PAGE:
Scotland's BIG question: Will independence cost me my broadband?

They can take our lives, but they'll never take our SPECTRUM

Scottish TV for Scottish people

A digital multiplex can carry a dozen channels, or half a dozen high-definition streams, but now the SDN has morphed into the Scottish Broadcasting Service with even greater aspirations made possible by independence:

“A Scottish Broadcasting Service founded on the staff and assets of BBC Scotland [will] include an additional English language radio and television station for Scotland – more than meeting the Scottish Broadcasting Commission’s recommendation for a Scottish Digital Network" a government spokesman told us, explaining that "the UK Government would not agree to the Commission’s proposals for a Scottish Digital Network. Only with the full powers of independence can the Scottish Government pursue its vision for a thriving broadcasting sector.”

The website goes into more detail: "The existing BBC charter expires on 31 December 2016 ... the SBS will begin broadcasting on TV, radio and online on 1 January 2017", but that's not all: "The SBS would also inherit a proportionate share of the BBC’s commercial ventures, including BBC Worldwide Ltd, and their associated ongoing profits."

And it might need the money. What Scotland won't have is any more bonanzas in sellable radio spectrum. The really valuable bands have all gone, and Ofcom (whose remit, lest we forget, is efficient use of radio spectrum) has been looking decidedly socialist lately. The regulator has had something of an epiphany, accepting that selling to the highest bidder isn't always the best way, and has been busy promoting unlicensed, and light-licensed, bands.

The next band coming up in the UK is White Space – TV bands which aren't being used locally, so can be exploited with the use of an online database. America already permits such use licence-free, and the UK should join them by the end of 2014. So Scotland could be part of that movement unless a vote for independence slows the whole process, and assuming the SDN doesn’t fill the White Spaces with courses in Gaelic.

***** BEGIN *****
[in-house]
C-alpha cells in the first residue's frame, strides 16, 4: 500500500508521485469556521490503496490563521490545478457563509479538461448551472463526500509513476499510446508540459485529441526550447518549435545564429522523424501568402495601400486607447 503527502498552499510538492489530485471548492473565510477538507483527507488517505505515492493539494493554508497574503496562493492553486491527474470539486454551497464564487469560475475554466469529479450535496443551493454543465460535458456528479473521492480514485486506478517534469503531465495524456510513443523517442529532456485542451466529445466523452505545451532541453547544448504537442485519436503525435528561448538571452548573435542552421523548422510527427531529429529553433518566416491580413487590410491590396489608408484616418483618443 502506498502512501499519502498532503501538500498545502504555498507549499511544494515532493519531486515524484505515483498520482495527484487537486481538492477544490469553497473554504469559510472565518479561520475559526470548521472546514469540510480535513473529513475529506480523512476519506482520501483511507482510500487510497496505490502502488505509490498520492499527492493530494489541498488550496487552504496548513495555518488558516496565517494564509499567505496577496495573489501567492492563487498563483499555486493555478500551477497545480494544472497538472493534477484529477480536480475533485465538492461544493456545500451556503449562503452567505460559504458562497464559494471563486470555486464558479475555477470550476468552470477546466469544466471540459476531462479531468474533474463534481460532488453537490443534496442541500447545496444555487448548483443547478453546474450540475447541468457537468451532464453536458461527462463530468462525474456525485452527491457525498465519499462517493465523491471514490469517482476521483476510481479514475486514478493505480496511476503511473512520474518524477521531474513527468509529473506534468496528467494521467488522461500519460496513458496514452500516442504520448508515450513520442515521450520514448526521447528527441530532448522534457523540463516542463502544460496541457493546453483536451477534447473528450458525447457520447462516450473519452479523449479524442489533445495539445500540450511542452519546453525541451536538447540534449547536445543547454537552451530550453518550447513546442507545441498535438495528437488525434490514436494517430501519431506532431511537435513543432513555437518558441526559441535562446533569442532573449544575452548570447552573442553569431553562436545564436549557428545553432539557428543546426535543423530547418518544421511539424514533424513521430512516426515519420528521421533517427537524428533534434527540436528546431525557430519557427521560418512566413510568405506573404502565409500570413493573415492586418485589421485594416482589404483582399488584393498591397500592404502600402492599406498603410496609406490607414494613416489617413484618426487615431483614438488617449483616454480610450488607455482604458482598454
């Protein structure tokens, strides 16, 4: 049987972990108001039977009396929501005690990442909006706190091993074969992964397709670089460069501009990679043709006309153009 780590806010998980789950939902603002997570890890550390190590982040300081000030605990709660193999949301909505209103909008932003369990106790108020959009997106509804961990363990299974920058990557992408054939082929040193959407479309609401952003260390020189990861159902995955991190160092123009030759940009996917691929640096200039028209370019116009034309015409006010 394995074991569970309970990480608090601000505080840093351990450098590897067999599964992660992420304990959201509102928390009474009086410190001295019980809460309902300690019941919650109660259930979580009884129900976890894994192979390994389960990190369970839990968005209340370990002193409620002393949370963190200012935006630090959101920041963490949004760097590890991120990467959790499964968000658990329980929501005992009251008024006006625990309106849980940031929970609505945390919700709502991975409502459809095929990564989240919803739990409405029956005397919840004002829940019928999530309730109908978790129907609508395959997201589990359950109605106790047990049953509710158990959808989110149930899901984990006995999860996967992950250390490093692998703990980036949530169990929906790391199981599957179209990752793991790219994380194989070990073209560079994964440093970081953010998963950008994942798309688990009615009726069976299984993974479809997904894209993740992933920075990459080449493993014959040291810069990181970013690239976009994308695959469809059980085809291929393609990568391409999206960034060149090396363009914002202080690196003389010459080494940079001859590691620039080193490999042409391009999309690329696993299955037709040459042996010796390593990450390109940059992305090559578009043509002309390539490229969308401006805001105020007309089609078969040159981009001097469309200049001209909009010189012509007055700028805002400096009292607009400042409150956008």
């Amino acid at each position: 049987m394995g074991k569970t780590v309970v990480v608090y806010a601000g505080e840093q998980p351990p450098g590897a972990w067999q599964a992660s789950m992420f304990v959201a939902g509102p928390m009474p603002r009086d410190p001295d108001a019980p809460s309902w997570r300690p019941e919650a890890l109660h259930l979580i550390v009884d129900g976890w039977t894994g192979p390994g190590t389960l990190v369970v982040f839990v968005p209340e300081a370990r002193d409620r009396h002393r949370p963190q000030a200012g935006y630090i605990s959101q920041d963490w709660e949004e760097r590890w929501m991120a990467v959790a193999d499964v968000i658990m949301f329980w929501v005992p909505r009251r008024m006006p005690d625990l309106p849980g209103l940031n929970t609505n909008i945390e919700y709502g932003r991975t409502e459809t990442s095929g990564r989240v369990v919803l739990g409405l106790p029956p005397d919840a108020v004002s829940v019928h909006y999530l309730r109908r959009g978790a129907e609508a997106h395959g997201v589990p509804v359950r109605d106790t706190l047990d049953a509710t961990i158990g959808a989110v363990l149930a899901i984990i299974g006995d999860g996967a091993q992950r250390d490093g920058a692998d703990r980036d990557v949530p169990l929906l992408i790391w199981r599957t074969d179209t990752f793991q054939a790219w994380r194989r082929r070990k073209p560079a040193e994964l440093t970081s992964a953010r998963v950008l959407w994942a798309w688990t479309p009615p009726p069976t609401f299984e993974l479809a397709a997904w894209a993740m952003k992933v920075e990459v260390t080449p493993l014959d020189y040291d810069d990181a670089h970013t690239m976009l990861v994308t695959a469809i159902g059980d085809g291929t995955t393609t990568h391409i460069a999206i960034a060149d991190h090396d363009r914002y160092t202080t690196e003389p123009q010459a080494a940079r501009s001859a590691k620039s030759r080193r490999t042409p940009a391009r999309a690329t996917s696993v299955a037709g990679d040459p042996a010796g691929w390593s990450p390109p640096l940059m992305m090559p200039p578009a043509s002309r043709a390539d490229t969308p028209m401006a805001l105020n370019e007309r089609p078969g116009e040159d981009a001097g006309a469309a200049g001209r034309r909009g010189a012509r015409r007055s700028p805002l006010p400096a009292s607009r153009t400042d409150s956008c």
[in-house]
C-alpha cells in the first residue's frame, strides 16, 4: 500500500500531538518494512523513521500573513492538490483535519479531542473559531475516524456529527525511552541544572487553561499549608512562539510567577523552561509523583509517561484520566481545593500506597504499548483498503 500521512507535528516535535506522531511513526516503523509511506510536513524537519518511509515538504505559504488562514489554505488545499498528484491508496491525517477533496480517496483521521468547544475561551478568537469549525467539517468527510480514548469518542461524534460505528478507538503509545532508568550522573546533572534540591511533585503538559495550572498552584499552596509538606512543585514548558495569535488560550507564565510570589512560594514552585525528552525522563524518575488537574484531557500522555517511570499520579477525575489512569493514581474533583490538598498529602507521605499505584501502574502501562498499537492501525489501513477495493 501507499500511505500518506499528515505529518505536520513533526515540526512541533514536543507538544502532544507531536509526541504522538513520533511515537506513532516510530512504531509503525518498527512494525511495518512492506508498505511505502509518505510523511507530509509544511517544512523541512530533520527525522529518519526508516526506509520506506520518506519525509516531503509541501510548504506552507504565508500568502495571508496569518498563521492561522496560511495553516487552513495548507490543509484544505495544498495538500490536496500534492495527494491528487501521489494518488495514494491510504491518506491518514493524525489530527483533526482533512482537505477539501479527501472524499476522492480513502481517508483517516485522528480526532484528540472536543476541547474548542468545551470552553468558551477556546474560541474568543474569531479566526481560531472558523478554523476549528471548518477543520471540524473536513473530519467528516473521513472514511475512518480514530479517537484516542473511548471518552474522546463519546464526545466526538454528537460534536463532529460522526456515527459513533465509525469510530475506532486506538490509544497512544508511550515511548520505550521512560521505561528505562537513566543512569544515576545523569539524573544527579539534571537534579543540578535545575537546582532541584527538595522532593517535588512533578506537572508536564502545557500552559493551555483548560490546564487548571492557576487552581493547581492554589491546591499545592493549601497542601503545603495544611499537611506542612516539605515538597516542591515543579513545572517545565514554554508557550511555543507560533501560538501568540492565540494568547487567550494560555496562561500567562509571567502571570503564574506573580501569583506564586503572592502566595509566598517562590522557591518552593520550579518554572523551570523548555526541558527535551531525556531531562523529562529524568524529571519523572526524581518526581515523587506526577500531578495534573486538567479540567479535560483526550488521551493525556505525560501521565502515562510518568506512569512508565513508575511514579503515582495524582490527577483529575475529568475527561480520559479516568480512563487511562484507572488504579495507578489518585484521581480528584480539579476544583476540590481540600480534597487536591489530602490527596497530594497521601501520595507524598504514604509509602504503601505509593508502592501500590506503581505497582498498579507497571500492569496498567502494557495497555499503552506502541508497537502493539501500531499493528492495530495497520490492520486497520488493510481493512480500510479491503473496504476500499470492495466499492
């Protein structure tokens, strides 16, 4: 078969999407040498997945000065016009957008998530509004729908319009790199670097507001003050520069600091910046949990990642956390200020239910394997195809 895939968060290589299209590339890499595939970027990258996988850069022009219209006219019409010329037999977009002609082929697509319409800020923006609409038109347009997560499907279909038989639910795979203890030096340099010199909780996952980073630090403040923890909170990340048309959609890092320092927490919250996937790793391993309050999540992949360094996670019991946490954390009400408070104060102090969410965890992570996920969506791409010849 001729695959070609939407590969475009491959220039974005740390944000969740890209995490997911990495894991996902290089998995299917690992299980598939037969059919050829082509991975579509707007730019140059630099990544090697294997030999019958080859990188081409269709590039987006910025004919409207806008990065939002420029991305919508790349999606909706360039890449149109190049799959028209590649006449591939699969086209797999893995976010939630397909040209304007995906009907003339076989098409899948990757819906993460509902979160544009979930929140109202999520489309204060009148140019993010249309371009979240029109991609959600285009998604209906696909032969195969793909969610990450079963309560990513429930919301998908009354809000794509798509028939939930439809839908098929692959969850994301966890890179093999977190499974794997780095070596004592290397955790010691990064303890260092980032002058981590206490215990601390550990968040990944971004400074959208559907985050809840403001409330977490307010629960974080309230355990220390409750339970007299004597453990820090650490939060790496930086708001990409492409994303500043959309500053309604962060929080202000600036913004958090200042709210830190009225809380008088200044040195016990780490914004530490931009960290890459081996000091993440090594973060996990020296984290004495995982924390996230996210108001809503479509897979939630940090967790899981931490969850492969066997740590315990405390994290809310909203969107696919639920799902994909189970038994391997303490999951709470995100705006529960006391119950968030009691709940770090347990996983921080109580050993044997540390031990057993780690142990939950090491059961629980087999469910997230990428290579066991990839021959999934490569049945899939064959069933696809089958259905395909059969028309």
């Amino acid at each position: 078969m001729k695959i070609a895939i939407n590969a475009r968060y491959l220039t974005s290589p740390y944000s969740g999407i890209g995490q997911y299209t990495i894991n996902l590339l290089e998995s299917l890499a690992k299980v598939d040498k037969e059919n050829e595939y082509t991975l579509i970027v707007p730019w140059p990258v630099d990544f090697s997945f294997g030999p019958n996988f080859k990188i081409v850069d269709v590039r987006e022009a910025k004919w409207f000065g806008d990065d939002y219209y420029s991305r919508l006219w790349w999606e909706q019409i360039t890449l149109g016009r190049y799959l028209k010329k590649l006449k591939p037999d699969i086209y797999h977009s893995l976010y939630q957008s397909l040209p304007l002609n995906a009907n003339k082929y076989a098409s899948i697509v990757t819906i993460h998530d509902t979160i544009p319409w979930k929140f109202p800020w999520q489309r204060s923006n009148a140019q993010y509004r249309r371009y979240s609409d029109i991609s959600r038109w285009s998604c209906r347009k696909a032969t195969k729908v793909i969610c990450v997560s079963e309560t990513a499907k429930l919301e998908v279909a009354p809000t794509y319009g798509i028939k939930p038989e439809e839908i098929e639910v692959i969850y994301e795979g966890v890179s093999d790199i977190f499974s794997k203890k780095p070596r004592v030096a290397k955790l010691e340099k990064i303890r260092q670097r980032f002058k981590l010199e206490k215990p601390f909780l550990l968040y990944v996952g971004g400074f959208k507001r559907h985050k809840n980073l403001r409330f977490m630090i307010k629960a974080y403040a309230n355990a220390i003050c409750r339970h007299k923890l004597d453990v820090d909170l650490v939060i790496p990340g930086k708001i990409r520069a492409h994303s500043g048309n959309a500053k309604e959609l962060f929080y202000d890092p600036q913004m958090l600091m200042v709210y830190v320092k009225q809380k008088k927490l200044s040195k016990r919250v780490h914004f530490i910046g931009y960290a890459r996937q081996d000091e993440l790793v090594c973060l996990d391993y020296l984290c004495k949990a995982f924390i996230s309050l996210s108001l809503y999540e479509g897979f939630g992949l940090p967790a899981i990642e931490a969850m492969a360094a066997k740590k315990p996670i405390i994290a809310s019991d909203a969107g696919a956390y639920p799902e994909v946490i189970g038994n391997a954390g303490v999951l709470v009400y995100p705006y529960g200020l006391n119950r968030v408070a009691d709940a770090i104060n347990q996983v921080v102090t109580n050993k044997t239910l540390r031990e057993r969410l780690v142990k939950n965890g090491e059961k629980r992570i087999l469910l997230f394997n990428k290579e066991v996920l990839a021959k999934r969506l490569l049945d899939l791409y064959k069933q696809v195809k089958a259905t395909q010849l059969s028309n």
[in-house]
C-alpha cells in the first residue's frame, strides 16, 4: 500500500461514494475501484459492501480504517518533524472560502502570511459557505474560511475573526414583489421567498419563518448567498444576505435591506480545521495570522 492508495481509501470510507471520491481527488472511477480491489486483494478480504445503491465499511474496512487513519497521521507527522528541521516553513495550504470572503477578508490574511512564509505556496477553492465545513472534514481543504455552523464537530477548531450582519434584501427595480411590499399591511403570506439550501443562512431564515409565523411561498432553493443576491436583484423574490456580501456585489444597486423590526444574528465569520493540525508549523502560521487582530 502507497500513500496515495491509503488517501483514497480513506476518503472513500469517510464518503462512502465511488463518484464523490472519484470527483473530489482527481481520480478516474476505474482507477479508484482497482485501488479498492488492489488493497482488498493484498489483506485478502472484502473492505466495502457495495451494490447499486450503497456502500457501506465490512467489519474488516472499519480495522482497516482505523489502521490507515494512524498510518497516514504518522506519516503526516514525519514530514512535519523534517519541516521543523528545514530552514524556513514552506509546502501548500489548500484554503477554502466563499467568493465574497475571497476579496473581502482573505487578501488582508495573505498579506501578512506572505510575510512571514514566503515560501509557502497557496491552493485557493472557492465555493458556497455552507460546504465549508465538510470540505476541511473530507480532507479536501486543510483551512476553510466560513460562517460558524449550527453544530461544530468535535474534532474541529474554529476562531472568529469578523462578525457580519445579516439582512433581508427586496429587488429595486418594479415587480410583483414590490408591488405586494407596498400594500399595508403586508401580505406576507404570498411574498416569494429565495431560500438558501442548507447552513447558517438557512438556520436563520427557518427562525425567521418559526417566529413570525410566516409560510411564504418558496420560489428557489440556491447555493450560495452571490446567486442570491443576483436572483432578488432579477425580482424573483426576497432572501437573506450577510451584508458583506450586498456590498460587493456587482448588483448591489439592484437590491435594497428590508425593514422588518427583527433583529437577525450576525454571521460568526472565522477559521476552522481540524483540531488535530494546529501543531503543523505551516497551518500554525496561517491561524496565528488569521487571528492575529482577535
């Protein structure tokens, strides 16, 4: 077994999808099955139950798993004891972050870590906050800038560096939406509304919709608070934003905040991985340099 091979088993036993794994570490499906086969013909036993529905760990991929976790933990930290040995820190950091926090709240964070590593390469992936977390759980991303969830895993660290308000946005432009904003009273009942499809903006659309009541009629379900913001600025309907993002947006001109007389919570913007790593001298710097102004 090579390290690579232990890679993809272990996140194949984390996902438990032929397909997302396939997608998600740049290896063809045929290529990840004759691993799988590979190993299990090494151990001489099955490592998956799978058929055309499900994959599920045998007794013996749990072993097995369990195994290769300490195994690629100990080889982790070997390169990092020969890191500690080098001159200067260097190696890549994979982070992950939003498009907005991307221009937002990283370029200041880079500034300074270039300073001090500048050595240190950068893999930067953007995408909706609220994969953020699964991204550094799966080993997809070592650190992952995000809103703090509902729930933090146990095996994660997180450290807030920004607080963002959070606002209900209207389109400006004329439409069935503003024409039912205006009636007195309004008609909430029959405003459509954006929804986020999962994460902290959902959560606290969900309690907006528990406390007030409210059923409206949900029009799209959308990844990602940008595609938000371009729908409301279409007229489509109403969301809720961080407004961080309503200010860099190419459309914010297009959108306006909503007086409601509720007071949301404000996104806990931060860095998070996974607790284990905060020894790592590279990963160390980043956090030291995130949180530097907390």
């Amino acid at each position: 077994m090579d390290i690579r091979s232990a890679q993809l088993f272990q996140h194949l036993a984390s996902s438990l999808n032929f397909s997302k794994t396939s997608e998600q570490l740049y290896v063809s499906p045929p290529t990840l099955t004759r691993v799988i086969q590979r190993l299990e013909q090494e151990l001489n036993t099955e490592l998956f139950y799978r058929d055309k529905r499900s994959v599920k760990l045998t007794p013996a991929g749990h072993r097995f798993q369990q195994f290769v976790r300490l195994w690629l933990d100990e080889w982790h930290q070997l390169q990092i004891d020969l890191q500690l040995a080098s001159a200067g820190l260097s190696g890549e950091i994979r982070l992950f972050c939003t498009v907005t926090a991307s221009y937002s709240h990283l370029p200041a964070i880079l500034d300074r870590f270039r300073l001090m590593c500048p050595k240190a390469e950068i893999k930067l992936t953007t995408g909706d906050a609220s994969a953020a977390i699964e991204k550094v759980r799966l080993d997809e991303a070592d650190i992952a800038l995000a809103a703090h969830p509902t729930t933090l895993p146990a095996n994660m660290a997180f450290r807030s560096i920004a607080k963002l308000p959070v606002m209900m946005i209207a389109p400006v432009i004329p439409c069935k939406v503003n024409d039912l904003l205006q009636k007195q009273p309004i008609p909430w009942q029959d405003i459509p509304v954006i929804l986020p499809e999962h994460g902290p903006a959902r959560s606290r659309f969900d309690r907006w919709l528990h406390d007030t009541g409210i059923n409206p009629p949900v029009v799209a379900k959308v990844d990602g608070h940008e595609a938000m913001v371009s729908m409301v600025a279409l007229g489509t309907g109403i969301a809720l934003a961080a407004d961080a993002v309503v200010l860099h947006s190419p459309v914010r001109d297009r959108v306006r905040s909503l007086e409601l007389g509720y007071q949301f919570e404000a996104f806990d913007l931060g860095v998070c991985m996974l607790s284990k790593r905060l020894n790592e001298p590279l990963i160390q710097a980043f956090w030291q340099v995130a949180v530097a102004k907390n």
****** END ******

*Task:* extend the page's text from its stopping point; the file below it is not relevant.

When it comes to the rest of Ofcom's role we really don't know what a Scottish version will do. Scotland is the most Christian part of the UK: the last census saw half the population declaring themselves to worship Christ in one form of another, so will the prudish nature of popular religion change what we see in our TVs?

Ofcom measures broadband speeds, and insists that ISPs advertise by average. Do that in Scotland and the speeds will nosedive as the rural lack of unbundling, and distant exchanges, drag down the Edinburgh numbers.

Ofcom regulates the privately owned postal service, but once that's been bought back into public ownership such a regulator might not be necessary.

Ofcom also licenses tens of thousands of microwave links, like my own which continues to provide internet connectivity via the ever-tolerant Claire and her proximity to the local exchange. My licence runs out at the end of September, and I'll need to renew one last time before Edinburgh takes over.

Beyond then, I've no idea what I'll be asked to pay, or to whom I'll be paying it, or whether the Universal Service Obligation will finally see BT digging up my aluminium line and replacing it with copper, or perhaps even glass. Promise me that and I'll be donning the tartan and strapping on my sgian-dubh before you can say "better together". ®

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